Hard Sell: The Evolution of a Viagra Salesman. Now there’s a clever title! From a light-hearted but informative piece by Stephanie Saul on drug reps
I actually did temp work at the local medical center for about a year. I don’t remember drug reps as always being gorgeous women, but then again, I don’t remember them as ugly ogres either (I’m not very observant, you see).
I was doing secretarial work while taking computer classes at night, and the doctors were just very condescending (intentionally or not). When I once asked a doctor to repeat her instructions, she replied, “Does your family have a history of Alzheimer’s?” (oh, that charming bedside manner!). Frequently, drug companies would call up doctor’s offices and request that they take surveys in exchange for cash. (Once, the offer was $200 for a 20 minute survey!). This was in a formal academic setting, so the doctors/profs had codes of conduct to abide by, but I found such temptations shocking!
On another note, reading, Daniel Pink’s A Whole New Mind, a breezy yet interesting book about business, psychology and ideas (much in the same vein as Malcolm Gladwell’s book). He reports on a trend in medicine, “narrative medicine” which helps doctors to use patient narratives to improve their diagnosis and treatment. It’s one of those important but obvious ideas that somehow medical schools don’t get around to teaching. Actually, it looks like my alma mater published a special issue on Literature and Medicine recently as well as one on Narrative, Pain and Suffering. I haven’t had a chance to check these out yet, but will report later.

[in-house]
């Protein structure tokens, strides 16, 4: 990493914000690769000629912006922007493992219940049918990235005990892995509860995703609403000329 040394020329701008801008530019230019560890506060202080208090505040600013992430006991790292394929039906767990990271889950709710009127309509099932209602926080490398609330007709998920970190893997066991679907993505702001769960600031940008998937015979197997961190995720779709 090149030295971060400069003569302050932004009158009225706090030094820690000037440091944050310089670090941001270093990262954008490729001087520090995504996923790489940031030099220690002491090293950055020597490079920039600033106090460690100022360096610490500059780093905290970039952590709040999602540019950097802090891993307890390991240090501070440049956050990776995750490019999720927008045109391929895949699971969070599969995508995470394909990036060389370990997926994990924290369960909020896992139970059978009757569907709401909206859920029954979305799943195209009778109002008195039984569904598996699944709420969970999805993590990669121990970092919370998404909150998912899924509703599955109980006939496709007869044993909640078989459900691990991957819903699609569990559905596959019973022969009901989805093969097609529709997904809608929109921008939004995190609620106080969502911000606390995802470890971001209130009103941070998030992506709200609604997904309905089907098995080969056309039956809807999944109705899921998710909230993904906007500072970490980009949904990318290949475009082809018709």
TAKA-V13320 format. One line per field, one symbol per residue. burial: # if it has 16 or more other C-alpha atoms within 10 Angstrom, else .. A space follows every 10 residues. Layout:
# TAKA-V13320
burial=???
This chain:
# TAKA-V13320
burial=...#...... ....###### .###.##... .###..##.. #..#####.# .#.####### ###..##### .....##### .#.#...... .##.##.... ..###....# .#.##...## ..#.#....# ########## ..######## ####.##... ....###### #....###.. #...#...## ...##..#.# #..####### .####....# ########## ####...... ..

Doctors and writers, writers and doctors. I can’t tell you the number of times I’ve been writing a story and have been in need of certain medical information for background detail. Sometimes the kind of scenarios you write are so far-fetched that you’re almost embarrassed to ask a real doctor. Perhaps doctors and writers could enter into some kind of barter arrangement.